Oak View Farm is now part of Historic Oak View County Park and the farmstead is open to the public. The following history of the farm is from the park’s Web site: http://www.wakegov.com/parks/oakview/about/Pages/default.aspx
The recorded history
of Oak View began in 1829 when Benton Southworth Donaldson Williams purchased a
tract of land in eastern Wake County from Arthur Pool for $135. The property
included 85 acres and several outbuildings. Williams continued to acquire land
and holdings over the next 30 years and completed construction of a two-story
Greek Revival I-Frame house in 1855.
was not considered a member of the planter class, he was a successful farmer.
By 1860, the Williams family owned 10 slaves and produced 10 400-pound bales of
cotton per year. After the Civil War, most farms in the South greatly increased
cotton production, and by the 1880s, 93 percent of Wake County farms, including
Oak View, produced cotton. Williams is also an important local historical
figure, as he served as one of four delegates representing Wake County at the
1868 North Carolina Constitutional Convention following the Civil War. Oak View
is the only surviving homestead of the four Wake County delegates.
When Williams passed away in 1870, his will indicated that his land be divided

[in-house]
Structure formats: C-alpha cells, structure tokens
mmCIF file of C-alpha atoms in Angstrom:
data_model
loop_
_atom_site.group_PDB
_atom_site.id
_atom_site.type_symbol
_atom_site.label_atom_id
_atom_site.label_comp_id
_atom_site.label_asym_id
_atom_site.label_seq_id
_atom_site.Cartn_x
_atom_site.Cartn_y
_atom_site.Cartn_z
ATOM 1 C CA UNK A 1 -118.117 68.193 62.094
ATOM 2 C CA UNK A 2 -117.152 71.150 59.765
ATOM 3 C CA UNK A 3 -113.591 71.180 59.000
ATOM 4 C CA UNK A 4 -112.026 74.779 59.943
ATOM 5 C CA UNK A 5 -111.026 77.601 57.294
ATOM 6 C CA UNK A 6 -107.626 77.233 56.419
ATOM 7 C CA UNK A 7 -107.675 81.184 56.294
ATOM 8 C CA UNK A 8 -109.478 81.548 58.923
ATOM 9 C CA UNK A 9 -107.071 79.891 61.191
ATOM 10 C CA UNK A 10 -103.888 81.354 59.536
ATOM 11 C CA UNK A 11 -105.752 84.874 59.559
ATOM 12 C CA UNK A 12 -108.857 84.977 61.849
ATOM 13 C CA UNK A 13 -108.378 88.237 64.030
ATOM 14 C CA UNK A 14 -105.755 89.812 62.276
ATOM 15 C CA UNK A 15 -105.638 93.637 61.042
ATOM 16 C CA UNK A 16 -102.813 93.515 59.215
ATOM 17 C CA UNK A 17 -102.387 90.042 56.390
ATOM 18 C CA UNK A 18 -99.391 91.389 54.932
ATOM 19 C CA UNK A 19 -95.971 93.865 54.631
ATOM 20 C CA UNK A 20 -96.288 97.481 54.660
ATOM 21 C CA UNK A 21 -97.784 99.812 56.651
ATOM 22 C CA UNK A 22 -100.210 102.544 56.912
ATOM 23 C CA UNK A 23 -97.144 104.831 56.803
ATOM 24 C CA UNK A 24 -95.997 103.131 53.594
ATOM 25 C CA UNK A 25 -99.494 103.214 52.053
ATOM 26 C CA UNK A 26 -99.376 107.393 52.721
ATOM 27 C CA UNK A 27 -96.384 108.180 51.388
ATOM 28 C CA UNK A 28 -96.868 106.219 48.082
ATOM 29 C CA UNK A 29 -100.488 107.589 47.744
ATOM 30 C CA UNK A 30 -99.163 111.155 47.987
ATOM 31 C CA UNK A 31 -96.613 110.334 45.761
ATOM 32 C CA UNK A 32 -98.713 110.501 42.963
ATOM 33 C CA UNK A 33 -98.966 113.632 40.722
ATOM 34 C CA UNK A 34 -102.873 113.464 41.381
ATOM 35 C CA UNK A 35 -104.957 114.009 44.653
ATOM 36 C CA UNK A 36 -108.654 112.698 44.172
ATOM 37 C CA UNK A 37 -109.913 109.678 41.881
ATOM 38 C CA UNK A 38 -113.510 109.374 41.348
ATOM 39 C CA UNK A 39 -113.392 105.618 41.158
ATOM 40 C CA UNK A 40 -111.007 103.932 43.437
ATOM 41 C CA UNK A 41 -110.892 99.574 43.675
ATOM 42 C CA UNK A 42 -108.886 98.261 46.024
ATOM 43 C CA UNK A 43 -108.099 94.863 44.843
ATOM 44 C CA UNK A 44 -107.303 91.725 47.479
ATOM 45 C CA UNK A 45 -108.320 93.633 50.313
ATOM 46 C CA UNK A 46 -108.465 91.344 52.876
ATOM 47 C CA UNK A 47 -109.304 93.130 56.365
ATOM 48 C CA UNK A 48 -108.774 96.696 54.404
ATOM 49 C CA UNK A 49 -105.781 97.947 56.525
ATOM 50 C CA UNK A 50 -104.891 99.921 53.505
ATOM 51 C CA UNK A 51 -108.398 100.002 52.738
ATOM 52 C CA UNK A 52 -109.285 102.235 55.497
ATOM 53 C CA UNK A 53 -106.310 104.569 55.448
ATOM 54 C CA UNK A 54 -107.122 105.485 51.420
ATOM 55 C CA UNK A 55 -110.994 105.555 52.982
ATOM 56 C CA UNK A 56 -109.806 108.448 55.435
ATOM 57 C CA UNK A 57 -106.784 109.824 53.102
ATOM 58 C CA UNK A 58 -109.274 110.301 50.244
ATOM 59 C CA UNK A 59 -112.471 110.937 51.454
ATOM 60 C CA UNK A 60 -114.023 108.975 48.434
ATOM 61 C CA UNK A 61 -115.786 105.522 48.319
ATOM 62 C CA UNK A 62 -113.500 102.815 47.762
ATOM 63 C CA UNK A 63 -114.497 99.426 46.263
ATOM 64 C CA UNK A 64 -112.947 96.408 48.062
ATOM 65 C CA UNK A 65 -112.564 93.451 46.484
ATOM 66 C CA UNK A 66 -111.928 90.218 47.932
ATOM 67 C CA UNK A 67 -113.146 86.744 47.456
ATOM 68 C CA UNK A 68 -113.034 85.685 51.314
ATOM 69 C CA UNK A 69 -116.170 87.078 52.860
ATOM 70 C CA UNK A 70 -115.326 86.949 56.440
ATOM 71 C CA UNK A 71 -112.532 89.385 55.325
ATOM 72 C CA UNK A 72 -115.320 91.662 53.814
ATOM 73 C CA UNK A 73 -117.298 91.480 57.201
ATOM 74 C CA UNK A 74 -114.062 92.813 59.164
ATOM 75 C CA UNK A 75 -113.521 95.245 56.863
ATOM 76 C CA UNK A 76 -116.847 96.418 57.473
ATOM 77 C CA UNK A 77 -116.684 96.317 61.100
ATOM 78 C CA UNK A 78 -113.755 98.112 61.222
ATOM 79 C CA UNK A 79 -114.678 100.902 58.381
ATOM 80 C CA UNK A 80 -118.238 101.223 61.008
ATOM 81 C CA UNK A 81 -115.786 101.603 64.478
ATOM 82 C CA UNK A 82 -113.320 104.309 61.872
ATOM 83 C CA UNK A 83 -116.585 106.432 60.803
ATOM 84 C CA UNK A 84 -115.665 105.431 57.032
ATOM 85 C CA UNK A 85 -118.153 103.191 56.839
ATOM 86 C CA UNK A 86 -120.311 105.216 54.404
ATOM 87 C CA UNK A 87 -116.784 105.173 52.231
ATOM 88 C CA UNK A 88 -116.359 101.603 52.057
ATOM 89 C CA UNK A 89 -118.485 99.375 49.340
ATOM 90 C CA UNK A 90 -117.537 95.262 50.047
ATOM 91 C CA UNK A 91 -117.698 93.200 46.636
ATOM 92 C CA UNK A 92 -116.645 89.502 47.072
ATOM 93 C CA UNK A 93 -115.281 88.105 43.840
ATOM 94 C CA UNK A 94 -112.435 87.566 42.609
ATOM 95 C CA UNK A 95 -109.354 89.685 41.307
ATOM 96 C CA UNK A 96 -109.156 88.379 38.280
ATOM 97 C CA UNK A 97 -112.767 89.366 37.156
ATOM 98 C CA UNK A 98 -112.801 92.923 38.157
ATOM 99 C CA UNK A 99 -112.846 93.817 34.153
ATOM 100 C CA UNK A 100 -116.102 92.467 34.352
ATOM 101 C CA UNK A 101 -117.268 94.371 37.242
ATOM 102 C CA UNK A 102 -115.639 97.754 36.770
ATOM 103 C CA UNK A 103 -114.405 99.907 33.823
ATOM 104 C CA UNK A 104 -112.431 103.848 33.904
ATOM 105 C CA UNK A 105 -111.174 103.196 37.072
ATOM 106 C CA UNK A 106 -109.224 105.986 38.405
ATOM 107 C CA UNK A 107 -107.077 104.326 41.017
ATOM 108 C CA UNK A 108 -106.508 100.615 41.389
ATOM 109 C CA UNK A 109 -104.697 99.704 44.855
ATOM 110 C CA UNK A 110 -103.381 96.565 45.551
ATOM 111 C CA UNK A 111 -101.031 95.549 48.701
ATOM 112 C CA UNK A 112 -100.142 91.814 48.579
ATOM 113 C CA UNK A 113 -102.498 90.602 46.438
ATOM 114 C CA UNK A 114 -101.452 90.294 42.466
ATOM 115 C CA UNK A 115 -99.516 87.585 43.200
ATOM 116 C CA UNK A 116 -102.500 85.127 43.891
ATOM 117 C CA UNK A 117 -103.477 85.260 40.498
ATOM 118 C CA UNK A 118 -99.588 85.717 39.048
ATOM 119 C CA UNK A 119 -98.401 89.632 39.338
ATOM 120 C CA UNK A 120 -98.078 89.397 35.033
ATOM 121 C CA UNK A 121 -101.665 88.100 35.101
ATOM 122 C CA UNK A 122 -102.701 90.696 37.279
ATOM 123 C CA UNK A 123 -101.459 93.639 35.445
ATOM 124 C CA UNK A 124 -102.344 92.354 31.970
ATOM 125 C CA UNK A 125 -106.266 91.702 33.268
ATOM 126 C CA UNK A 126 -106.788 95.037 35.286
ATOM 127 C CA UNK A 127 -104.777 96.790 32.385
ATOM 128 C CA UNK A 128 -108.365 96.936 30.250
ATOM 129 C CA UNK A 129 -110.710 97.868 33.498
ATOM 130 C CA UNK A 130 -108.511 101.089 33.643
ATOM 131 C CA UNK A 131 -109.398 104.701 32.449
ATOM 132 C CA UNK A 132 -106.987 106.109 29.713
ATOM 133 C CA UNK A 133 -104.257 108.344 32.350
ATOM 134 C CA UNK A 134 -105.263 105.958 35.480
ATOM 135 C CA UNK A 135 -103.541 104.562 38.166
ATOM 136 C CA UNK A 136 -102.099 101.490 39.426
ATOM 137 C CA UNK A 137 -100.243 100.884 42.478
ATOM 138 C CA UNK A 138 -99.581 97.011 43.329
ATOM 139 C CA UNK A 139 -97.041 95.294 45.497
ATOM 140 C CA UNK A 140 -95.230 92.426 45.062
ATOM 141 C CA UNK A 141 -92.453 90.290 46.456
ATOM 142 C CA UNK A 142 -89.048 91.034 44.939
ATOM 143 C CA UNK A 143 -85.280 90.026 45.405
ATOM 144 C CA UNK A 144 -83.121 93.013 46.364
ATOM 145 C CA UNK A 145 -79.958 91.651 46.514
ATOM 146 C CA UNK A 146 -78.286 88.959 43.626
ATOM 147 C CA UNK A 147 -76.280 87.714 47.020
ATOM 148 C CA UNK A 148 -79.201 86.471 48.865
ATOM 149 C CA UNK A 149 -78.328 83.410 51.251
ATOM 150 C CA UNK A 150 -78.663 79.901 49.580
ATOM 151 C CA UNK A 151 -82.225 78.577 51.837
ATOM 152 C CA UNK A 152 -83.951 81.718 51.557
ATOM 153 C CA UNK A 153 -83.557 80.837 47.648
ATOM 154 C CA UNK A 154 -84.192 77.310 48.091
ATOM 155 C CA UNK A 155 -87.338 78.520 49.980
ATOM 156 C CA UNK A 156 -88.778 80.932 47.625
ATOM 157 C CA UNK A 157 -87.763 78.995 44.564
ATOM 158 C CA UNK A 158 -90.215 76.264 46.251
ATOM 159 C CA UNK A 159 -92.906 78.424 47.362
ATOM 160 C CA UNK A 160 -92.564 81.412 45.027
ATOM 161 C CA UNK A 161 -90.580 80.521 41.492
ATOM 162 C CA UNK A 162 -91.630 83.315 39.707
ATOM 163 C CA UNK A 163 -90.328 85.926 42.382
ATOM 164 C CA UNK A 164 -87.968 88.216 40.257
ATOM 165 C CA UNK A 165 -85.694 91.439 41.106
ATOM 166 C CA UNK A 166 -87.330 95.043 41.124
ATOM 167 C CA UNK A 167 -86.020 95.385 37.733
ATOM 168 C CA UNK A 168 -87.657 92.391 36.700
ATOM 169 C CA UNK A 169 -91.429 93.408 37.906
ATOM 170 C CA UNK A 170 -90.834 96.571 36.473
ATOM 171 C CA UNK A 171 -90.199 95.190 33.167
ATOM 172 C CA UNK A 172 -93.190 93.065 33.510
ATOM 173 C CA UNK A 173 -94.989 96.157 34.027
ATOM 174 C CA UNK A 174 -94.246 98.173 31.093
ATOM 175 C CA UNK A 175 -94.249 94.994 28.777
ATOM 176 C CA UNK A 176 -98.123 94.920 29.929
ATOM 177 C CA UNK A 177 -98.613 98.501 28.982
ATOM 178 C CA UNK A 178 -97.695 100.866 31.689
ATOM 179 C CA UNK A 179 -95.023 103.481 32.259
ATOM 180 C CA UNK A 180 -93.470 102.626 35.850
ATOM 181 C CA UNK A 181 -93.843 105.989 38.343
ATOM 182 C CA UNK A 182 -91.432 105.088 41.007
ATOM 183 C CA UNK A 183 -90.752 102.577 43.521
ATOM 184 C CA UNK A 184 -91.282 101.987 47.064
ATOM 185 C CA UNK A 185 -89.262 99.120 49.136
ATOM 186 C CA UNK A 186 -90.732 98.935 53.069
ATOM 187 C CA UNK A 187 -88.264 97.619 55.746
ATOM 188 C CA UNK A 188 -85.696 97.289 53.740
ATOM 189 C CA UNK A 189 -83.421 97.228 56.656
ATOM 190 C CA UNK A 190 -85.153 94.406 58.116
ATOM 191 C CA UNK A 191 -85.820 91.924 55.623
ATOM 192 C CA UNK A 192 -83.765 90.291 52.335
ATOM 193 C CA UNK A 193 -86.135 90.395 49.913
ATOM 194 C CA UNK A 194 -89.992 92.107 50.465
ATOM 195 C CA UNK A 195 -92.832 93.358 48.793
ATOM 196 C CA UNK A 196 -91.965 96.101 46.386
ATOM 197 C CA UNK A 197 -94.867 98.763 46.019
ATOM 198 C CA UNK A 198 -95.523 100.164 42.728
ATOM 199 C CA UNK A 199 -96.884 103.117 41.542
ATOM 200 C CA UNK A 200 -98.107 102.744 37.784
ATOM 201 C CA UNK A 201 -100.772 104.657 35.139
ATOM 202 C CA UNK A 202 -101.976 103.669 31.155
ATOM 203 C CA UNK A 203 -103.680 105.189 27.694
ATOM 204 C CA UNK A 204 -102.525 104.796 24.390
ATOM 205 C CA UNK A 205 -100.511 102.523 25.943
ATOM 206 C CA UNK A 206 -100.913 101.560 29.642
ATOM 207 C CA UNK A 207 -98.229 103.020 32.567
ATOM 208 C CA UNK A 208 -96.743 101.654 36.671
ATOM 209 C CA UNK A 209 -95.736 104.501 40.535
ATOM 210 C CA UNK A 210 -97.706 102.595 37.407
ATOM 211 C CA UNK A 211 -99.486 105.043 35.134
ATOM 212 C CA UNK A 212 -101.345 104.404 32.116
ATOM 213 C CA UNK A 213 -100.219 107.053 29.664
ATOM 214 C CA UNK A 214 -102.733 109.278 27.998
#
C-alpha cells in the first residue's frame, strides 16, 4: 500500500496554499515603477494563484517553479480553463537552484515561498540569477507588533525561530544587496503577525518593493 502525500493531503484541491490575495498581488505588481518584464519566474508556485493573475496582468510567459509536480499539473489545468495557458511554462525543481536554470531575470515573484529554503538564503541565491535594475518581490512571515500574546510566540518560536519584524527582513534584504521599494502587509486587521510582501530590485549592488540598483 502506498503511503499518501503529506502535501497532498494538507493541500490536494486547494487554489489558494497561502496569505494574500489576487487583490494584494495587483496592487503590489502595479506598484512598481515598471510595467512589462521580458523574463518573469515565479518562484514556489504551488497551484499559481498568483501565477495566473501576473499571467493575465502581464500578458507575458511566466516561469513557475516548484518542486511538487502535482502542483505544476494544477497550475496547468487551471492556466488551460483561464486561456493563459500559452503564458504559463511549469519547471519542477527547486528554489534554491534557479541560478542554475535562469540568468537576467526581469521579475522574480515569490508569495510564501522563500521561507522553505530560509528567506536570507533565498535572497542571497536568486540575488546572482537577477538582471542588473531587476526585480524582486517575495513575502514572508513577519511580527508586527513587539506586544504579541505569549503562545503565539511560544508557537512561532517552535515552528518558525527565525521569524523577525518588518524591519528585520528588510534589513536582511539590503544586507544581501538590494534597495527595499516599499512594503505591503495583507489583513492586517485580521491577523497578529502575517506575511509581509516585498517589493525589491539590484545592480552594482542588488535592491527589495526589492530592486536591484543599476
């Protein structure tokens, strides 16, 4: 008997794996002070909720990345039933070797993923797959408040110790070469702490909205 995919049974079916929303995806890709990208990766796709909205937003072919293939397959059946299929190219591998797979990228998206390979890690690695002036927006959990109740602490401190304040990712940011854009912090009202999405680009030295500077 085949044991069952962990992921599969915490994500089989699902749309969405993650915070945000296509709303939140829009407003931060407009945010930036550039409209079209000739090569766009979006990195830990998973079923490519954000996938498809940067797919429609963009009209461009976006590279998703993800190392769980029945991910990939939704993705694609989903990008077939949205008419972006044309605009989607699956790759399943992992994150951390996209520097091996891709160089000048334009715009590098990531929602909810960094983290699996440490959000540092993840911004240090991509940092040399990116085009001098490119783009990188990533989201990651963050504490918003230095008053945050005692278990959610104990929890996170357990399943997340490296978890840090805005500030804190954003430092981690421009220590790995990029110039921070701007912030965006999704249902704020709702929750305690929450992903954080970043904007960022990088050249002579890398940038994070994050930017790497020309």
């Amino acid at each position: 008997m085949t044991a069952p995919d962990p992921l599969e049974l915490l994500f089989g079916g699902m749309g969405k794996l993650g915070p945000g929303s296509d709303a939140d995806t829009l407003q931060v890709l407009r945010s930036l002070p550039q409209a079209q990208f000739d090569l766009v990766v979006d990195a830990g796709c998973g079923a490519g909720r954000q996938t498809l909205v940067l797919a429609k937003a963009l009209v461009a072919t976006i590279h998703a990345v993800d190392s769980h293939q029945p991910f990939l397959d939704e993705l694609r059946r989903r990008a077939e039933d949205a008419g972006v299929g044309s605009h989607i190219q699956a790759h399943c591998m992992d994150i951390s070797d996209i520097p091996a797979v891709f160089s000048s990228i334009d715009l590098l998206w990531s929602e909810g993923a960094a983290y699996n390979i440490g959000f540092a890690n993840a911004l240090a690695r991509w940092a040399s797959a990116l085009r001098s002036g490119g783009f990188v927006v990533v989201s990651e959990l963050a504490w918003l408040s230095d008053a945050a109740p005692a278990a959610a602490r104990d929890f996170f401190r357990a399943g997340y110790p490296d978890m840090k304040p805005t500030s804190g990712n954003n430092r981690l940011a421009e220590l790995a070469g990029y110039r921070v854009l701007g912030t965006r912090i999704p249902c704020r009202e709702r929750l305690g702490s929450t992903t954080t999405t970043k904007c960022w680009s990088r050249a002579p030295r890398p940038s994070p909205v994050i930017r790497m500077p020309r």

among his children and his wife, Burchett. Portions of the property were also
sold to satisfy debts. Burchett passed away in 1886, and 178 acres of land, as
well as the house and outbuildings, were auctioned off to Job P. Wyatt and Phil
Taylor. Several years later, Taylor sold his interest in the property to Wyatt,
whose family continued to operate the farm until 1940.
Under Wyatt family ownership, Oak View was one of only a few manager-operated
farms in Wake County. Instead of using sharecroppers to farm their land, as was
common during this time, the Wyatts hired a property manager to live in the
main house and oversee the operations of the farm and the tenant farmers.
Several tenant families lived in small houses on Oak View's property and were
paid a wage for their work. Unfortunately, none of these houses remain. The
Wyatts also built several more outbuildings on the property, including the
Cotton Gin House, Livestock Barn and the Carriage House. The Pecan Grove, which
was planted in 1911, was an effort to diversify the farm's operations and is
another lasting Wyatt family legacy.
In 1940, the Wyatts sold Oak View to Gregory Poole. Although the Poole family
lived at Oak View for only three years, they are largely responsible for the
current appearance of the main house. Influenced by the trends of the day, the
house was remodeled and expanded in the Colonial Revival style. Some of the
changes to the home include the addition of an indoor kitchen, a sunroom and a
library. These additions briefly preceded more modern conveniences that the
Pooles installed, namely electricity and indoor plumbing, which had never been
present at Oak View before. During this time, the Poole family also expanded
the barn and upgraded the farm's facilities. Shortly after all these
renovations were complete, Gregory Poole sold the farm to James and Mary Bryan
The Bryans were the last to operate Oak View as a family farm. In addition to
farming the property, the Bryans also dug the farm ponds that remain on the
land. The Bryans sold Oak View 11 years later to Chauncey and Ella Mae Jones,
who rented out the land once again to tenant farmers.